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We start our England and Scotland travelogue in Essex, at the home of our Daughter and Son-in-law, and travel onto Hyde Hall, operated by the Royal Horticultural Society.  But first a word from our sponsors – Ruby and Crystal – the powers behind the throne!

Ruby

Ruby

Crystal

Crystal

Ruby

Ruby

Flower in Ruby and Crystal's Garden

Flower in Ruby and Crystal’s Garden

Essex isn’t always treated with respect among the English, but it has some beautiful countryside and many places of interest.  Fairly close to where we are staying is Hyde Hall, a country estate with a great variety of garden types.  So our journey begins in this  lovely setting with a few photographs to whet the appetite.

Moss on Trees by Pond

Moss on Tree by Pond

I really love the colours of the mosses and the patterns of the tree bark.

Red Hot Pokers at Hyde Hall

Red-Hot Pokers at Hyde Hall

These flowers were a favourite of mine growing up.  The common name is so perfect.

Dry-Land Grasses

Dry-Land Grasses

There is a part of the garden set aside for species that grow in arid conditions.  The grasses are quite spectacular.

Hyde Hall Gazania

Hyde Hall Gazania

We grew gazanias at the cabin this year – for the first time – now everywhere we go we see gazillions of gazanias. I can’t believe I was oblivious to this variety until this year.

Hyde Hall - Black-Eyed Susan

Hyde Hall – Black-Eyed Susan?

Is this a Black-eyed Susan?  Such a beauty whatever its name

Virginia Creeper starting it's autumn colours

Virginia Creeper starting it’s autumn colours

One of the old buildings at Hyde Hall was covered in Virginia Creeper that was just getting its autumnal colours.

Bark of the Cork Tree at Hyde Hall

Bark of the Cork Tree at Hyde Hall

We saw a tree with a number of wine corks hanging from it.  I didn’t know corks were the fruit of the cork tree – and it turns out they are not.  It’s just another rumour like the Treacle Mine and the Fog Factory. They were hung there to indicate one of the products made from this amazing bark.  Sorry it’s a bit fuzzy. What do you expect after emptying so many bottles of wine to get corks to display.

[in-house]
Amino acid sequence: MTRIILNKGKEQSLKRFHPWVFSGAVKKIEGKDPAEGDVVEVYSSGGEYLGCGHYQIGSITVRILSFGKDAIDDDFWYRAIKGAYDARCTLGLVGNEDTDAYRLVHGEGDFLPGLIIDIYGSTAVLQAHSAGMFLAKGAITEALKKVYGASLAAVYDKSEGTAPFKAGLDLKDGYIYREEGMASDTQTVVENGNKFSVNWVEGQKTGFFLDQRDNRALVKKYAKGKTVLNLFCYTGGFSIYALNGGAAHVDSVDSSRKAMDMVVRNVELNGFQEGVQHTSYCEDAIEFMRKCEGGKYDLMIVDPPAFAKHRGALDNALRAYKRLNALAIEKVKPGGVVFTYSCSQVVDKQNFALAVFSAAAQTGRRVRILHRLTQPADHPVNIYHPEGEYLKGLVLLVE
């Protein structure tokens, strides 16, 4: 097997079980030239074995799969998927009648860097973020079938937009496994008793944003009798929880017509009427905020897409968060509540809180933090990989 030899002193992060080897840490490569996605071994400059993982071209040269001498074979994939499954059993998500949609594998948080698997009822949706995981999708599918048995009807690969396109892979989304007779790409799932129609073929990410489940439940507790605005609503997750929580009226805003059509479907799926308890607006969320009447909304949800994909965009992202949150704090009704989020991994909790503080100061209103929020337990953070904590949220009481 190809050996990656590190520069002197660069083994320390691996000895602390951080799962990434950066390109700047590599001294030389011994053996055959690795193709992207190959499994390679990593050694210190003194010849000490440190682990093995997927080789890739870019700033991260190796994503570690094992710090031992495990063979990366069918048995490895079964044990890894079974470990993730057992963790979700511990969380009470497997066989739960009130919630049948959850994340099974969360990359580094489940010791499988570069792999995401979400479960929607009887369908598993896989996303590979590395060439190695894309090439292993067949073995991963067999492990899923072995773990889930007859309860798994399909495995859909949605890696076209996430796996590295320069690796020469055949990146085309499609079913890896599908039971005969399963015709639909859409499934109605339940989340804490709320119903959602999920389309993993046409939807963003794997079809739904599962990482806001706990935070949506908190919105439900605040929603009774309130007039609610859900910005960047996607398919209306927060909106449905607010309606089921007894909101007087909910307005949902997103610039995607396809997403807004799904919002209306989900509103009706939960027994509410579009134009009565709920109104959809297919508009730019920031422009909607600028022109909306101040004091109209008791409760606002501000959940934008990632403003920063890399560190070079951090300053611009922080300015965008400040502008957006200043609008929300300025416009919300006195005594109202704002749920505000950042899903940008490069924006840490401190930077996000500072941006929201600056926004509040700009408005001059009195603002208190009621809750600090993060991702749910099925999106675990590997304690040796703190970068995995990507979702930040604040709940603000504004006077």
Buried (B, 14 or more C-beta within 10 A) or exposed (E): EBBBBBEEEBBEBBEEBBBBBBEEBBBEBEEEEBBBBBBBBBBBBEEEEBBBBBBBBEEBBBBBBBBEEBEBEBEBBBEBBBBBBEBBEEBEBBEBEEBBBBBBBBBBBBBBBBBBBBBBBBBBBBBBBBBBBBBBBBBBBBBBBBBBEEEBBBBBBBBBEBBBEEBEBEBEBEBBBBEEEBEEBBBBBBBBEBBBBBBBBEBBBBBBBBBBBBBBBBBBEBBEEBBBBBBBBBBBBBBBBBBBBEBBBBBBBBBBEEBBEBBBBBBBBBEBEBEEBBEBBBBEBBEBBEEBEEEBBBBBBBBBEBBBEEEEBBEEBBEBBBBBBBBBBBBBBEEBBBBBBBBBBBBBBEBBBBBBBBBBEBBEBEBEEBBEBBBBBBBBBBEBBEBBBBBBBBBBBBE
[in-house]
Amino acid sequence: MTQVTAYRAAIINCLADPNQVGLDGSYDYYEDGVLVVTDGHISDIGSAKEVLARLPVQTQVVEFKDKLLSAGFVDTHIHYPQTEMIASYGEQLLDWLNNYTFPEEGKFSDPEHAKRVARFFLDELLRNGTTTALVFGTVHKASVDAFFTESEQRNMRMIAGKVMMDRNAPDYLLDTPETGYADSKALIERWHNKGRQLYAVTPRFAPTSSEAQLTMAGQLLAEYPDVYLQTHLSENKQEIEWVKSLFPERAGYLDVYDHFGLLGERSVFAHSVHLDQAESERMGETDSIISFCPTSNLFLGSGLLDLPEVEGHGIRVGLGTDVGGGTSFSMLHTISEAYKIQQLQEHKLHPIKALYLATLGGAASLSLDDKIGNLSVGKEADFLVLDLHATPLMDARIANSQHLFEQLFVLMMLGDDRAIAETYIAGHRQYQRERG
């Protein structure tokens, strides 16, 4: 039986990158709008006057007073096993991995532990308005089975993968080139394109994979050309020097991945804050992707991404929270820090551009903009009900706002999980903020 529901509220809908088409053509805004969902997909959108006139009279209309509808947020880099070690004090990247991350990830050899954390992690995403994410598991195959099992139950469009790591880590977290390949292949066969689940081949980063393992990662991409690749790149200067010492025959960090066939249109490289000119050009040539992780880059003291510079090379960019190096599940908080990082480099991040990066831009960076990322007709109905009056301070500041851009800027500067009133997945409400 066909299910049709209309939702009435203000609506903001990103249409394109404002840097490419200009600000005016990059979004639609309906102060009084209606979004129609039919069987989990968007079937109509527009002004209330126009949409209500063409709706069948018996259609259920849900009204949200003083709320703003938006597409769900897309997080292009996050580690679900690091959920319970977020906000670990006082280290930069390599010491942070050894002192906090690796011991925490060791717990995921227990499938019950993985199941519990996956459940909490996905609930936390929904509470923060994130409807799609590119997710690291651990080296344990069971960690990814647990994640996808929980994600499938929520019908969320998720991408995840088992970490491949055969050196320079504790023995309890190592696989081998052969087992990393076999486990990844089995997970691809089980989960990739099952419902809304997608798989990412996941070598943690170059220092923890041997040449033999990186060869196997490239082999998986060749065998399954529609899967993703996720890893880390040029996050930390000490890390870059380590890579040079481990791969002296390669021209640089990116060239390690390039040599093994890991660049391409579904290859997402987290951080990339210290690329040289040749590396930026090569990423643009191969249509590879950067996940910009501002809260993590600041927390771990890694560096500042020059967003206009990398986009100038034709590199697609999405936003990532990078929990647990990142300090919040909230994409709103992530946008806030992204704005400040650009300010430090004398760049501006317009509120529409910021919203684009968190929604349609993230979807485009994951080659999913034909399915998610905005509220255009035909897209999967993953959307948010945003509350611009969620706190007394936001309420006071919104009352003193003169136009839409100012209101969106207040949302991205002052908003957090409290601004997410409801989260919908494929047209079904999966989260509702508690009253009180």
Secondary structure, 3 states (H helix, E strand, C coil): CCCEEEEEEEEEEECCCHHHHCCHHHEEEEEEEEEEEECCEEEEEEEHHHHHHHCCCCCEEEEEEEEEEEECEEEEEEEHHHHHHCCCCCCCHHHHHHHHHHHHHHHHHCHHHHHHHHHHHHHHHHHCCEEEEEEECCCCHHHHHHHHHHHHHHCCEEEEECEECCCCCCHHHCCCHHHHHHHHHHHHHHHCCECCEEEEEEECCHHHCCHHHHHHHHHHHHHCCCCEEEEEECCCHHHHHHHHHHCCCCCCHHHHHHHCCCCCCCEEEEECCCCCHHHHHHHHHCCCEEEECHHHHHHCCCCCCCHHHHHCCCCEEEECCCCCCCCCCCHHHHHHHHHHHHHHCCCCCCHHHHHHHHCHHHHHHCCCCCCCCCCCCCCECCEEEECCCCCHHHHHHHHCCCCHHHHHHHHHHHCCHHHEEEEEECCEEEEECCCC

Crocus at Hyde Hall

Crocus at Hyde Hall  CORRECTION I am told by DL these are actually Colchicums also  known as Autumn Crocus – although a different species.

These little guys were poking up out of the grass.  They look like crocuses to me but could be anemones or something else entirely.  By now you will realize I am not a botanist. But like the man said “I know what I like”. DL says they are Colchicums

An additional shot of the crocus - no leaves - for Tracy Lee

An additional shot of the crocus (Colchicum) – no leaves – for Tracy Lee

Delicate blossoms at Hyde Hall

Delicate blossoms at Hyde Hall

Here is another blooming lovely – such a delicate petal and pattern.

We ended our walk through Hyde Hall with still much to see.  It’s one of those places to visit frequently.

Next stop on our tour is Haddo House in Scotland.  We flew up to Edinburgh by Queasy Jet – so I may get a little distracted speaking about that adventure first.

If anyone knows the proper names for any of the flowers in this post please let me know in the comments.

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